By James Bargent
The insurance industry sees a lot of attractive things about third-party outsourcing, starting with lower costs for specialized services. Couple that with forecasts that insurance companies are looking to increase infrastructure outsourcing, a key questions arises: With the classic advantages of Americas-based players create a whole new sector of opportunity?
Insurance companies have long utilized BPO in areas such as third-party administration but, “what has been a relatively new phenomenon is third party outsourcing – that has grown dramatically, around 10-15% on a year by year basis,” says Saurabh Gupta, VicePresident at Everest Group, where he heads BPO research.
Gupta believes the primary motivation for this surge in outsourcing is new pressures squeezing insurance company’s profit margins. “During and after the recession there was a twin pressure,” he said, “how do you grow and how do you manage costs.” According to Gupta, in the last few years insurance companies’ profit margins have been hit hard by tumbling premiums, a dramatic increase in fraudulent claims, an increasingly complex regulatory environment and the need to update technological infrastructure.
Companies are also having to adapt to changes in consumer behavior. “Insurance is becoming highly consumer-centric,” he said. “People have got all kinds of choices now, loyalty with insurance companies is on a decline as people do quote management and get quotes on line.”
For many insurance companies outsourcing has provided a convenient and efficient ways to meet these new challenges. However, according to an Information Week report – Optimizing the new outsourcing model – cost arbitrage is not the only thing on offer for insurers. “Outsourcing can provide insurance organizations with myriad benefits, whether purely a cost-savings measure, a means to hand over tactical and non-strategic tasks while leveraging the expertise of a third party, a strategy for increasing flexibility and agility and fostering growth, or a way to more quickly and efficiently enter new markets and introduce new products,” it states.
However, Gupta believes only certain sectors of the insurance business are appropriate for outsourcing. Insurance can be roughly split into four key areas: product development and business acquisition; setting up new policy creation, underwriting and premium collection; managing records and policies and claims management.
“Outsourcing can provide a way for companies to essentially shed a lot of fixed infrastructure when they shed part of their operations or exit countries. Otherwise, they are under pressure because demand goes away and they are saddled with a large infrastructure.”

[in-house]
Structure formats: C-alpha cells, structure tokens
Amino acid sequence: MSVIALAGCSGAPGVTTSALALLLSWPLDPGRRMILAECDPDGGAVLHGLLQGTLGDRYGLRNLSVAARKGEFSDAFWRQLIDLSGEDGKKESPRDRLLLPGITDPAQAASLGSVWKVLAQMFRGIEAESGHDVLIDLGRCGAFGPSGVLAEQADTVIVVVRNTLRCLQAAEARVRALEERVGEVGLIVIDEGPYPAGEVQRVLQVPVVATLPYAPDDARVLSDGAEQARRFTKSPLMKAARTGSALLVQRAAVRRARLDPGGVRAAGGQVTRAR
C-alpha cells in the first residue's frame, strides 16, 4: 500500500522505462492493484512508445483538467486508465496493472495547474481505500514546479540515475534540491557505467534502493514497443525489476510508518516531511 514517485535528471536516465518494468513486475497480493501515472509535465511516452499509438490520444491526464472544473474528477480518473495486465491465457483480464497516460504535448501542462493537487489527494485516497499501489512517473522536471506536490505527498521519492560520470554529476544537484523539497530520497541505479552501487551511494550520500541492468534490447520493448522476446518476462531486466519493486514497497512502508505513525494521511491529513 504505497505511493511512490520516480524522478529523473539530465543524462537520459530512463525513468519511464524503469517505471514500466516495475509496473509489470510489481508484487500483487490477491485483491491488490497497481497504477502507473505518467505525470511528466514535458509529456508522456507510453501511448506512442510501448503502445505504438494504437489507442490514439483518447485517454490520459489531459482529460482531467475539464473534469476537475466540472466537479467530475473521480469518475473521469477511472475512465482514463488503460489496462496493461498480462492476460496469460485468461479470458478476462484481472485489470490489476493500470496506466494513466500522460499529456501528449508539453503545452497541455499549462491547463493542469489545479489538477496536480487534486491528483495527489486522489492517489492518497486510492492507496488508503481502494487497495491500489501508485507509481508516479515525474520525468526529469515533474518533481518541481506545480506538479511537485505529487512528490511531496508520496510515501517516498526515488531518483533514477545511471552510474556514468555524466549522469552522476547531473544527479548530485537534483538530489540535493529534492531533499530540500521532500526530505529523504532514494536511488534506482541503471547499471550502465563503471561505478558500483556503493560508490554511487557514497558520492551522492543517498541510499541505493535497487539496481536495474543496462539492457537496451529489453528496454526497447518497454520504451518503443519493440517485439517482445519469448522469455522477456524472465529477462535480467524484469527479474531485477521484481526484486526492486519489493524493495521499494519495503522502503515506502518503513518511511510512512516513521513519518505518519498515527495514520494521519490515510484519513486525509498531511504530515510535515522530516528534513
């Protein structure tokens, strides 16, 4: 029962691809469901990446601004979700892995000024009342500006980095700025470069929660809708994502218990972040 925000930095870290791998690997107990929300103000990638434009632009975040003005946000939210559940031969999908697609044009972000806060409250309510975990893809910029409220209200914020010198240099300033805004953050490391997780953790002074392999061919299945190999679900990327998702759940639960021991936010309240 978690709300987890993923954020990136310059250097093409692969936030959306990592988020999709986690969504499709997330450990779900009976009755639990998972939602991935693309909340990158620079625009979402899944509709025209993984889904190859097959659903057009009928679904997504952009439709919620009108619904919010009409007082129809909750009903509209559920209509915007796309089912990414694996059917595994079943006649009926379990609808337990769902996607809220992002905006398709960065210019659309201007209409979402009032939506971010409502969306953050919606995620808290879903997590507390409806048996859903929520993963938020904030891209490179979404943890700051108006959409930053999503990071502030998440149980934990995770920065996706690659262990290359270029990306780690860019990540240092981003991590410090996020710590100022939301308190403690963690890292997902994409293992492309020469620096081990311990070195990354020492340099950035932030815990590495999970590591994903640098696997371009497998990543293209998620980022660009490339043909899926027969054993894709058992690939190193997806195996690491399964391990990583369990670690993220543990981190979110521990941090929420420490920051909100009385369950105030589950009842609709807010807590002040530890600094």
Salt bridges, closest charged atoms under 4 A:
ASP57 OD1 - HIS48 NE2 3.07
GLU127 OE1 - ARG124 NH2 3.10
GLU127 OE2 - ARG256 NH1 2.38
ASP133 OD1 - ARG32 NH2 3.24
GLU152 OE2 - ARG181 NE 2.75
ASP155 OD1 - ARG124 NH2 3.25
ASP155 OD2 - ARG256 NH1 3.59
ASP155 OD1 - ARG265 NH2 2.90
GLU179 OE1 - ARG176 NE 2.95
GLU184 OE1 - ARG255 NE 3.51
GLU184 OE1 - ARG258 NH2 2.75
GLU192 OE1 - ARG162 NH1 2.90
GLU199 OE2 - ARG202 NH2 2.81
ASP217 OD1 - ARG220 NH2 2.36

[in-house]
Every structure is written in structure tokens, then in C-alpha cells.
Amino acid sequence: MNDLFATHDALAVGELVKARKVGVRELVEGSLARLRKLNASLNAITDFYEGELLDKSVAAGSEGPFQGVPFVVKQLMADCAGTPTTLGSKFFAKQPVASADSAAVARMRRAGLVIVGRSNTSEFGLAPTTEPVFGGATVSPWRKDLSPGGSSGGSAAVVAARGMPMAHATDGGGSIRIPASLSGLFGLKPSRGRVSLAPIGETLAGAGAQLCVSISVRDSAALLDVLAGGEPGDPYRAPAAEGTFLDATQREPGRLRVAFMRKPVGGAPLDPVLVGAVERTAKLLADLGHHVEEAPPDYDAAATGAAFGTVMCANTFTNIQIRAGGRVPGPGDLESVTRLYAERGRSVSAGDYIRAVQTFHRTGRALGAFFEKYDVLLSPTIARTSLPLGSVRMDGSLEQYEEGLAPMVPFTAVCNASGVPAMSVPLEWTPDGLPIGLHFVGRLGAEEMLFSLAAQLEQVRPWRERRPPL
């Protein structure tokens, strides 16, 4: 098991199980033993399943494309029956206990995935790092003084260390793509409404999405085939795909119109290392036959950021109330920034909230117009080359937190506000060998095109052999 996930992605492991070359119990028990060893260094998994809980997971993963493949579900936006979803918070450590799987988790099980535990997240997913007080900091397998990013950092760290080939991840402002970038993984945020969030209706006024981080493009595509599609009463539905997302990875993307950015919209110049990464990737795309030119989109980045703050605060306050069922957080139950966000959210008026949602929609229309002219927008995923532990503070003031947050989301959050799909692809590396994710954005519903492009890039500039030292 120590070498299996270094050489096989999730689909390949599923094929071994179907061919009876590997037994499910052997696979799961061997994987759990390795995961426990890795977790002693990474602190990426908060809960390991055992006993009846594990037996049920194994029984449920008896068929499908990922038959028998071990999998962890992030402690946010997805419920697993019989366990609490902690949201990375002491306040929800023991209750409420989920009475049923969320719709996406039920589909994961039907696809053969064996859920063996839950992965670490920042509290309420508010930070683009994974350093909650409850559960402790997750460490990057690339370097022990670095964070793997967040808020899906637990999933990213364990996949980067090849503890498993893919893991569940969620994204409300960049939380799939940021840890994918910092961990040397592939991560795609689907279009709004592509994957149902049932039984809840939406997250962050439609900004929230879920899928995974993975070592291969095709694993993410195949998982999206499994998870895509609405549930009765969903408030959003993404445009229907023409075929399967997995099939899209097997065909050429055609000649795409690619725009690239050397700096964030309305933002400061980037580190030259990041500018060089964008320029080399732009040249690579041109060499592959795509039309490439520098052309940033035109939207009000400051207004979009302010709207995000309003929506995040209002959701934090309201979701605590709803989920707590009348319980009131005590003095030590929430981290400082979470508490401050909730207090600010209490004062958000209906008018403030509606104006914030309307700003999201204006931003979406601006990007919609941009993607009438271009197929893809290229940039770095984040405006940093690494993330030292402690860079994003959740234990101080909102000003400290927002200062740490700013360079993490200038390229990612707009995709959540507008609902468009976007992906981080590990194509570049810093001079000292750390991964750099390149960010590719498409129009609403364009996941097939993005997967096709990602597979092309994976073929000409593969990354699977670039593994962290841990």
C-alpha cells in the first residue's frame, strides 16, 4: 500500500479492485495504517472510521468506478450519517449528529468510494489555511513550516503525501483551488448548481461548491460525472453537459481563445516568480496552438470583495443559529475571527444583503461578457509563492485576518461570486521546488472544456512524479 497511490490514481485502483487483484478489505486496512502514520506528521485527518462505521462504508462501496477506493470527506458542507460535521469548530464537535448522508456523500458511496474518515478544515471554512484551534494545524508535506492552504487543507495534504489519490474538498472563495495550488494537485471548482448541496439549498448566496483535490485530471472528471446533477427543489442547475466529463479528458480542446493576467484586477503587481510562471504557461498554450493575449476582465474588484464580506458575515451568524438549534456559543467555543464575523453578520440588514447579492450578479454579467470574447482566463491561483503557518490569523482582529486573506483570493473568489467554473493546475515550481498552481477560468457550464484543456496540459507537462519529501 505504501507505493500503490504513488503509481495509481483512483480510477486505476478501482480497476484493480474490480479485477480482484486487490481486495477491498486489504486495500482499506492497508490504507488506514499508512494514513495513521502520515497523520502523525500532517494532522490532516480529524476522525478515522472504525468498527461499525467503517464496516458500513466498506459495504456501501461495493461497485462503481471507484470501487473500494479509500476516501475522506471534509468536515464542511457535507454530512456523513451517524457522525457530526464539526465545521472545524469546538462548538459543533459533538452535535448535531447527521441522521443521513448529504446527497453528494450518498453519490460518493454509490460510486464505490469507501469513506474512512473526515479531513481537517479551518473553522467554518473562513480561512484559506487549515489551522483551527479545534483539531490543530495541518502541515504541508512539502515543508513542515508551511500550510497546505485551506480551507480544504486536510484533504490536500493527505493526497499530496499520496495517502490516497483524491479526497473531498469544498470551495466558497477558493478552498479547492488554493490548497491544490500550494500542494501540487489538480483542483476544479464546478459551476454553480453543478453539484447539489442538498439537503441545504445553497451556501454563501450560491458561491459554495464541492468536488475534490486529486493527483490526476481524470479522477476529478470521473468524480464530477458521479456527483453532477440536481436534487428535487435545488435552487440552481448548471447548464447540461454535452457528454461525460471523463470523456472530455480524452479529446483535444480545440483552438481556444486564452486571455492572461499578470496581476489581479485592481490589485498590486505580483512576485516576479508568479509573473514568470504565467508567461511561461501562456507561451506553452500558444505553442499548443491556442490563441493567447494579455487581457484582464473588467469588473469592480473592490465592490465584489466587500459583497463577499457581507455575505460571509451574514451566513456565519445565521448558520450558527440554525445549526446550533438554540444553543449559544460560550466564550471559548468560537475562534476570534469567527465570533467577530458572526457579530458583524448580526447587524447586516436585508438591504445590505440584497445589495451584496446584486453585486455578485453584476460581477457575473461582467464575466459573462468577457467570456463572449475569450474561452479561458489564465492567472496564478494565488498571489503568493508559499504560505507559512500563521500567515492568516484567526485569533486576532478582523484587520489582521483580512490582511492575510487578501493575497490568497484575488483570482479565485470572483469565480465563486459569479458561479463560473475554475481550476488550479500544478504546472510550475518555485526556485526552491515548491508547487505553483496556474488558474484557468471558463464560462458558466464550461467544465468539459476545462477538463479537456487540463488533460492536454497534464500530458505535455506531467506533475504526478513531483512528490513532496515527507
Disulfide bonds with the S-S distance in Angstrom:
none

According to Gupta, while core activities such as policy creation must remain in-house, non-core processes such as claims management and other transactional activities are well-suited to outsourcing. “If it is not a source of competitive advantage,” he said, “then it can be outsourced.”
Better Cost Management
With the current global economic instability, outsourcing also offers a prime opportunity for insurers looking to move from a model of fixed to variable costs, especially for those operating in non-domestic markets. “Outsourcing can provide a way for companies to essentially shed a lot of fixed infrastructure when they shed part of their operations or exit countries,” said Daan De Groodt from outsourcing advisory firm Deloitte Consulting, quoted in the report. “Otherwise, they are under pressure because demand goes away and they are saddled with a large infrastructure.”
In the areas that are suitable for outsourcing, insurance companies have recently been moving into “as a service,” processes, according to the Information Week report. In particular, more and more companies have been looking to capitalize on software-as-a-service offerings (SaaS), where applications are hosted by an outside service provider and made available to users, usually over the internet.
Companies are also increasingly looking to other outsourcing solutions that utilize new technologies to support increasingly mobile, remote workforces and to take advantage of on-demand technologies, real-time communications and enhanced data analytics capabilities, the report added.
However, the nature of the insurance industry has also led to some companies taking a wary approach to outsourcing. Aside from issues common to all outsourcers, such as cultural, political and economic sensitivities, insurance companies are frequently concerned over risk management and regulatory compliance. “The biggest concern is risk,” said Gupta, “-how do you manage risk, how do you look at exposure to liability.”
What worries insurers most is data management and security, according to the Information Week report. “One of the perceived risks of outsourcing is the loss of control over data and the ability to get data back when needed or at the end of the outsourcing relationship,” it states.
Despite the concerns, with 85% of insurance companies already using outsourcing on some level, according to Novarica, there is no doubt that insurance outsourcing is a growing market. However, the question remains as to whether Nearshore operators are capitalizing on the opportunity.
According to Gupta, at the present time, Latin America remains an underdeveloped market in the sector, although that could change with certain adjustments. “From a supply perspective there needs to be a lot more footprint than there is in that region and from a macro-economic perspective these economies need to open up a lot more,” he said. “If that happens then there is no apparent reason why we won’t see an exponential increase in this type of activities in the region.”